The biggest difference between my ride today and the one done in January (Here & Here) was how much clearer everything was. It seemed like one of those eyeglass commercials where the picture gets crisper with more contrast as you put them on. In late January the Hamthan season was just ramping up leaving a have of dust everywhere, now however in early September the country is well into the the raining season, so opening the gate in the unraveling dawn, I guide my trusty steed over a recently doused driveway and say a prayer as I mount for my shake down ride.
The last time I was home I brought my trusty cyclocross Giant TCX bike and did my one and only ride, I somehow managed to shift the chain into the spoke of the rear wheel. It took brute force to free the chain resulting in a damaged spoke. I was going to bring a spare wheel with me on this trip but my brother assured me that it had been fixed by some “local bike mechanic”… that should have rang a bell when I heard that as despite searching through almost the whole city the last time I could not find a place to buy a hex bolt for my seat clamp. I come to find out that the bad spoke had been replaced with a different spoke of a different guage and incorrect length liberated from a junker bike. In order for it to fit the “bike mechanic” had to bend the spoke making it structurally useless and unsafe to ride it.
I trued it as much as I dared but truing a wheel is one of those jobs that’s needs experience and patience neither of which are virtues I am endowed with, I also did not want to get the wheel out of round in the process. I did what I could and prayed it would hold.
I started towards Zone 4 now an older parts of the city which then consisted of Wuse and Gariki, Wuse was set up into zones 1-8, while Gariki had Areas 1-11. Zone 4 once was the red light district, prowling ground for all sorts of night owls. it was not uncommon to see 150 prostitutes in a 2 block area. This part is also the hub for money changing, money changers (mostly Hausea men, the major northern tribe in Nigeria) roam the streets advertising their best exchange rates. This was where you bought and sold foreign currency mainly Dollars, Pounds and Euros, they offer a higher rate than banks do as is expected of the black market. The roads up to this point was pretty empty save for the early bird taxi drivers. Pretty much every head I passed was on a swivel doing a double take, it was obvious that a cyclist clad in spandex was not a common sight on these streets. there was really no shoulder on these roads and the motorist were not really doing me any favors (its not like there is a 4 feet rule here or anything… not like they would obey it if there were).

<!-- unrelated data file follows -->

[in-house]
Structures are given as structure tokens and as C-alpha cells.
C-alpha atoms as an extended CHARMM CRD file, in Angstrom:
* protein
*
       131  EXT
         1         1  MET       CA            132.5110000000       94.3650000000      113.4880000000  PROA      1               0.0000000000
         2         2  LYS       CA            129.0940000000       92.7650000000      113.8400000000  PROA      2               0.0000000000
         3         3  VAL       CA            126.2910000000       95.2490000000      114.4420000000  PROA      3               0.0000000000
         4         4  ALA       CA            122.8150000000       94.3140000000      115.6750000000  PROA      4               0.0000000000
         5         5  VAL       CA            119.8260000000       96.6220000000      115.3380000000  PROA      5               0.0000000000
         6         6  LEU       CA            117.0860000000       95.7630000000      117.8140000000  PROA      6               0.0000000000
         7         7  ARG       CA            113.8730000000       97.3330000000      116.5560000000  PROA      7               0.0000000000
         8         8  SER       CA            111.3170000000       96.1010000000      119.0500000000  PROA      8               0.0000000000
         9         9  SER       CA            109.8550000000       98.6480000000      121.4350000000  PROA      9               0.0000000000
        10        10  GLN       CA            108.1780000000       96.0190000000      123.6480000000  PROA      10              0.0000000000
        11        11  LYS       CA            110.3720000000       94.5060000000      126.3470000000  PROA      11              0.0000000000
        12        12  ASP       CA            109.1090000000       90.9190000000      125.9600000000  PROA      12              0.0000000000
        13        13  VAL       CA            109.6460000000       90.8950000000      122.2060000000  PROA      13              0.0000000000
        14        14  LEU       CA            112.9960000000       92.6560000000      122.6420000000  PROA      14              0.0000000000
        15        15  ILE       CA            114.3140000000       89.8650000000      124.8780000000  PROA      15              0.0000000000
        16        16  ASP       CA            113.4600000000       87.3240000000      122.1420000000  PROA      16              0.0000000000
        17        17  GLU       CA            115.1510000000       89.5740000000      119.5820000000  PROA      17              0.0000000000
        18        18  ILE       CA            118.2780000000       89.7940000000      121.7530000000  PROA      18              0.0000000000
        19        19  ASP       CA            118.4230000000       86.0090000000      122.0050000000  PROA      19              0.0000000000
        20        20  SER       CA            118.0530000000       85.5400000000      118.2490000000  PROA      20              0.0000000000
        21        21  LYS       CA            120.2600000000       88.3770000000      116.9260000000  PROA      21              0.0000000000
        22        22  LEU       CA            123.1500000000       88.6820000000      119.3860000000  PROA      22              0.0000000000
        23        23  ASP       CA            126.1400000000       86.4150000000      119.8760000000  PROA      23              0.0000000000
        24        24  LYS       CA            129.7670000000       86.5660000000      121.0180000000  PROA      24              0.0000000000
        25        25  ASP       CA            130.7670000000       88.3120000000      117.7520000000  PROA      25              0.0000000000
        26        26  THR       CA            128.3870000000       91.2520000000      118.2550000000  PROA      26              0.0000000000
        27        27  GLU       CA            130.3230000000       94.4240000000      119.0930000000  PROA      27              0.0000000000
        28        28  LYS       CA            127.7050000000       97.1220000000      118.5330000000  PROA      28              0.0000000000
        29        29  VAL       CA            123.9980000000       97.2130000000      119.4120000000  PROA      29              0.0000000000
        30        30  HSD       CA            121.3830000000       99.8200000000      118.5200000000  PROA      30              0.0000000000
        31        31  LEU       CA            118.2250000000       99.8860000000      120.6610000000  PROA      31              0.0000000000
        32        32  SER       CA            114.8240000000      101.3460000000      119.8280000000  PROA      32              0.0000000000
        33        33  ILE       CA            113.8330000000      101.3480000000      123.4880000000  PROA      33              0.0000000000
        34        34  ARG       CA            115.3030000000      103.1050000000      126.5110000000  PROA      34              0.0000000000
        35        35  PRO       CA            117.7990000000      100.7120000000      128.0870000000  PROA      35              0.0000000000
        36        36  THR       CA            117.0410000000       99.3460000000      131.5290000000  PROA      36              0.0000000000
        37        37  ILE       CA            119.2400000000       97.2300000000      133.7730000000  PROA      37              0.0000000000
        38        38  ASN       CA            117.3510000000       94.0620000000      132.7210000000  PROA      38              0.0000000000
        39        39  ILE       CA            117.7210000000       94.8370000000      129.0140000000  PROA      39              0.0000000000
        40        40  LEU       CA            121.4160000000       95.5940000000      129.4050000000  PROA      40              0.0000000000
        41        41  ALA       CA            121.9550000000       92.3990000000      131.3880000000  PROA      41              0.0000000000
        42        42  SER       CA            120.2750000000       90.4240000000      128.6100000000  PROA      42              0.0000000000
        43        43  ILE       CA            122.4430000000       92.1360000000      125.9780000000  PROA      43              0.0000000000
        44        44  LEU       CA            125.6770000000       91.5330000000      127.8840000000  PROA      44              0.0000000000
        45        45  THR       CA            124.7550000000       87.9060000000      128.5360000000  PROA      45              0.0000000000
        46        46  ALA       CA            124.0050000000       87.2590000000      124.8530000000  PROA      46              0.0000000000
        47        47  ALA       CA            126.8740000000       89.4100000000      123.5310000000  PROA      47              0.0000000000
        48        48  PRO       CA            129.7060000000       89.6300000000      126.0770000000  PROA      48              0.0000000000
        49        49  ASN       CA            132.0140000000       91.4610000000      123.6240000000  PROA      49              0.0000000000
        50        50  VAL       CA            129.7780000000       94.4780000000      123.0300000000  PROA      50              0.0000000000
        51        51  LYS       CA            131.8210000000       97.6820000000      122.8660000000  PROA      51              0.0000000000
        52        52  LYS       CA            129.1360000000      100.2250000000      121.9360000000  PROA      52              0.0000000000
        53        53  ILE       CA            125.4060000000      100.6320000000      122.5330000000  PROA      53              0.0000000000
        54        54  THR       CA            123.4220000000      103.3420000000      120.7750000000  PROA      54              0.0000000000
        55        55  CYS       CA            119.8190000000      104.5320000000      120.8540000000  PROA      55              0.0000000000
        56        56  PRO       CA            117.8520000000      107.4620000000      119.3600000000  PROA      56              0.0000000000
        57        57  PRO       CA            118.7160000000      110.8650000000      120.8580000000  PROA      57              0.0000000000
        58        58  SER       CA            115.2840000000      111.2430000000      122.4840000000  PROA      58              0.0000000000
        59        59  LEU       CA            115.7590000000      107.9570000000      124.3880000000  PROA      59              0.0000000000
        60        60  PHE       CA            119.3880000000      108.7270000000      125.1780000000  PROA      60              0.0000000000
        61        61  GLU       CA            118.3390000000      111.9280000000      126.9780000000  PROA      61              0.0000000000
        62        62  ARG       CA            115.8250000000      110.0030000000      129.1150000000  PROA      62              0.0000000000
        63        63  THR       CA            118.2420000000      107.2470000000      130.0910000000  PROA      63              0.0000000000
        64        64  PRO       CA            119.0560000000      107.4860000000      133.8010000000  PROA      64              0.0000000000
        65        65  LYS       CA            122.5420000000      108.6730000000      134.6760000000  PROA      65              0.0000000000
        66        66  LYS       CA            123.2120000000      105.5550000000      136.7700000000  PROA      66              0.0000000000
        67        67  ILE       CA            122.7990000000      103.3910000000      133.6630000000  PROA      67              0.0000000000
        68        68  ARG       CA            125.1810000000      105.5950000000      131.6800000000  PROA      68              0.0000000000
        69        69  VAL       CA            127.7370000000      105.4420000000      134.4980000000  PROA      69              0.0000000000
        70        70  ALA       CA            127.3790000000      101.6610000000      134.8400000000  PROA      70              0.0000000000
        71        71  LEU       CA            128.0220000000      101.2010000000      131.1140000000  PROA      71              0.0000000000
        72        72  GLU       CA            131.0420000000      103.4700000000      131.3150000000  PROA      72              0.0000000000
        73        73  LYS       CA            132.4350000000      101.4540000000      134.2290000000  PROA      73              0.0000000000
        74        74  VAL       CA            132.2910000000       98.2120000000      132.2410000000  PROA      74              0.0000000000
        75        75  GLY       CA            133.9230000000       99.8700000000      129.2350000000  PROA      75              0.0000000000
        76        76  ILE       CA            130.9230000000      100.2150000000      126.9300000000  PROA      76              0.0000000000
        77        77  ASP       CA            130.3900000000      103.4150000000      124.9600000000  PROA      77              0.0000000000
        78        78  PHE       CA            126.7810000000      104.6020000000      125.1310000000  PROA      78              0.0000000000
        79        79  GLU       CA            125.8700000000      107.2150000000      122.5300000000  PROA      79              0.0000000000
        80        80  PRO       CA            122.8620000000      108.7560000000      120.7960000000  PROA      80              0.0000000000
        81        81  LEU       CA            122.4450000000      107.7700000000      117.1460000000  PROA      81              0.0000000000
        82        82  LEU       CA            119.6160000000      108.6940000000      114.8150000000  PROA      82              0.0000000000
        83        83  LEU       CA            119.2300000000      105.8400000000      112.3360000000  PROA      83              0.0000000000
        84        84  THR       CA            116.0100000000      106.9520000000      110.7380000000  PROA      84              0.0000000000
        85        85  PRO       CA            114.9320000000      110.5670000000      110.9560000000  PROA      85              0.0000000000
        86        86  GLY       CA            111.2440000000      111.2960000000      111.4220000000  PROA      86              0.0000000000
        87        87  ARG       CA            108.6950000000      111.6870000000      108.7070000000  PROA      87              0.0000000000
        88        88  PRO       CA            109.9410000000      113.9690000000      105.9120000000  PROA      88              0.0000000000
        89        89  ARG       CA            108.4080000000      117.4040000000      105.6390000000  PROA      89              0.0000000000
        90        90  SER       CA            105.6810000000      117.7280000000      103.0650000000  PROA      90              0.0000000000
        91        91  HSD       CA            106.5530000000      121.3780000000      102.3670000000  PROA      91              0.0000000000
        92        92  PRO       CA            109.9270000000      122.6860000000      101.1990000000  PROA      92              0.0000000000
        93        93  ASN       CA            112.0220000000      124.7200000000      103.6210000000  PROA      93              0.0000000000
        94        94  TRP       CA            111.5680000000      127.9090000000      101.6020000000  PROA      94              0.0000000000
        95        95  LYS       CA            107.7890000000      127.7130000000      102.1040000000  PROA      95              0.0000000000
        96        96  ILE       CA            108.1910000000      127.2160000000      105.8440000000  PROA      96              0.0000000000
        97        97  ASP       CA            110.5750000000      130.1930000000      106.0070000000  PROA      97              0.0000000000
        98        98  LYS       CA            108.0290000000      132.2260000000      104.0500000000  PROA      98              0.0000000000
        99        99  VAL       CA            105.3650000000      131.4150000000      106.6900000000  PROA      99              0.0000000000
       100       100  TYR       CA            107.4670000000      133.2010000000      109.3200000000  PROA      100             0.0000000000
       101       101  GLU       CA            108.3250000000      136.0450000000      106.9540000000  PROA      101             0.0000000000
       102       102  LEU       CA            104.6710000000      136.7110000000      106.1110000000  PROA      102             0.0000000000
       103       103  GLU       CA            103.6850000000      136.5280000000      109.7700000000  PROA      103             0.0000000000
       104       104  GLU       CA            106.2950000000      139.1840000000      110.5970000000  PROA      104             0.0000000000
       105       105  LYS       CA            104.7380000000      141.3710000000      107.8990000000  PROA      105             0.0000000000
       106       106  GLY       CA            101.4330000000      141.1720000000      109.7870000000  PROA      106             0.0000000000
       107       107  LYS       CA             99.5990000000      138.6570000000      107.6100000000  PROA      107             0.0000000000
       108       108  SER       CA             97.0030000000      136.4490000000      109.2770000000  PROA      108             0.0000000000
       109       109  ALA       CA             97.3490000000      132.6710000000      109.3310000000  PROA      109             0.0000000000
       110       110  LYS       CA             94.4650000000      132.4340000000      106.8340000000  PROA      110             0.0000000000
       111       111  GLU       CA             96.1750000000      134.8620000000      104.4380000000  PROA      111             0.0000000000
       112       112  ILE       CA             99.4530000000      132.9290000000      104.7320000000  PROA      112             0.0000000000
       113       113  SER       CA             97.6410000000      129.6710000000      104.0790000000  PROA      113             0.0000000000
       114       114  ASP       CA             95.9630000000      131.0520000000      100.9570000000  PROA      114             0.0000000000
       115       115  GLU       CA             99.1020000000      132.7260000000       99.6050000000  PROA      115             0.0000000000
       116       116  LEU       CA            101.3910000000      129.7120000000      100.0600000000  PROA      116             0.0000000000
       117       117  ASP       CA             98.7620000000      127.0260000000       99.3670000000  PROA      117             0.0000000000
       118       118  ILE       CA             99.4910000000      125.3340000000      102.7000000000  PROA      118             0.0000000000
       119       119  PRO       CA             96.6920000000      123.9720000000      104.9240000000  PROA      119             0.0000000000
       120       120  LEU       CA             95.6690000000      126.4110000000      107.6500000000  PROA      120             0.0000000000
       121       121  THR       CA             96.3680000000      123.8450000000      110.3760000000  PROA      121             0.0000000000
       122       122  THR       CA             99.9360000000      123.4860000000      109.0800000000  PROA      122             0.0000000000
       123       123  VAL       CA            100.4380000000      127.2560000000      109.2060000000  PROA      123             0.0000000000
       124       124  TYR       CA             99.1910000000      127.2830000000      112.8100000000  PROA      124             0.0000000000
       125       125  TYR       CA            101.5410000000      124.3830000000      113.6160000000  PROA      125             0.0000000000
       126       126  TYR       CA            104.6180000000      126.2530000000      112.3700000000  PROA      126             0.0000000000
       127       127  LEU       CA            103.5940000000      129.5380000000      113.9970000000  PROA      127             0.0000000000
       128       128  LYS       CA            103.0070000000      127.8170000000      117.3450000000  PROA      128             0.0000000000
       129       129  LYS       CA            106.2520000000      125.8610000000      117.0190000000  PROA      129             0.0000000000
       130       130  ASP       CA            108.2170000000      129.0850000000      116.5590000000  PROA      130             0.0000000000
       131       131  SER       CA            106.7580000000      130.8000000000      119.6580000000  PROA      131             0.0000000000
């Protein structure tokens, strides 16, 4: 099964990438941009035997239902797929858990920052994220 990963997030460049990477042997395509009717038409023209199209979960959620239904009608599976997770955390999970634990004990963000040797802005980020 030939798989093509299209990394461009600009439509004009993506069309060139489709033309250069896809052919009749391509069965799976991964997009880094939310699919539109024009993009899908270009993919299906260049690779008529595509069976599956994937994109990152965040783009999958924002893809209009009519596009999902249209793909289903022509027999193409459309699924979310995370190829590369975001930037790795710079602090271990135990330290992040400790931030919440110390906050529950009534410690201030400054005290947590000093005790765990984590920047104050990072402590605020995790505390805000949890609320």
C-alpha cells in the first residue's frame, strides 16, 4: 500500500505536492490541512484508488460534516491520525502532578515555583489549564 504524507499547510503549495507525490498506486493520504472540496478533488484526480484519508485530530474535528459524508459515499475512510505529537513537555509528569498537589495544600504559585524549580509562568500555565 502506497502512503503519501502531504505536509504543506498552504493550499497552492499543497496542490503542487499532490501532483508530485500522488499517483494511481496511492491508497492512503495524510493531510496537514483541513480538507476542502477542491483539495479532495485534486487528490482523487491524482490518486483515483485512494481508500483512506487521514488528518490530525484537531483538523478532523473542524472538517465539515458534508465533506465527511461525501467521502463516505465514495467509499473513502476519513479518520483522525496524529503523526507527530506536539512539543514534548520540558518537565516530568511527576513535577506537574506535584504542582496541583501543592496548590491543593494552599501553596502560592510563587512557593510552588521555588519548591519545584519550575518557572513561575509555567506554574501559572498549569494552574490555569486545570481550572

I turned onto Amigos drive a section of town with most of the shopping options for expats comprising of luxurious furniture stores, Lebanese owned shopping centers, a mile into this stretch I see another cyclist on the other side of the road. He waves hello and I wave him over.
His name is Sam and he was on a Rigid mountain bike, plat pedals and tennis shoes, I asked about the group I heard meets at 5:30am and he said he ws actually trying to catch up with them, I asked if I could come along and as expected he said yes (I am yet to see a cyclist who turns down company except those whose bikes have aero bars). We started out good down Banex plaza with me on Sam’s wheel, I see him drifting toward the left side of the road with cars wipping by us at 60mph, I’m shivering in my camious and thinking men is this guy really trying to go over into the fast lane? I find myself torn between what I know is sensible and practical. Ironically for safety reasons you need to ride on the left side because in Nigerian roads speed is kind and there is no regard for anything on the slow lane because even cattle could be found there. My immediate goal then is to hold on tho this guy maybe I can not only getan aerodynamic advantage maybe his courage will roll off on me.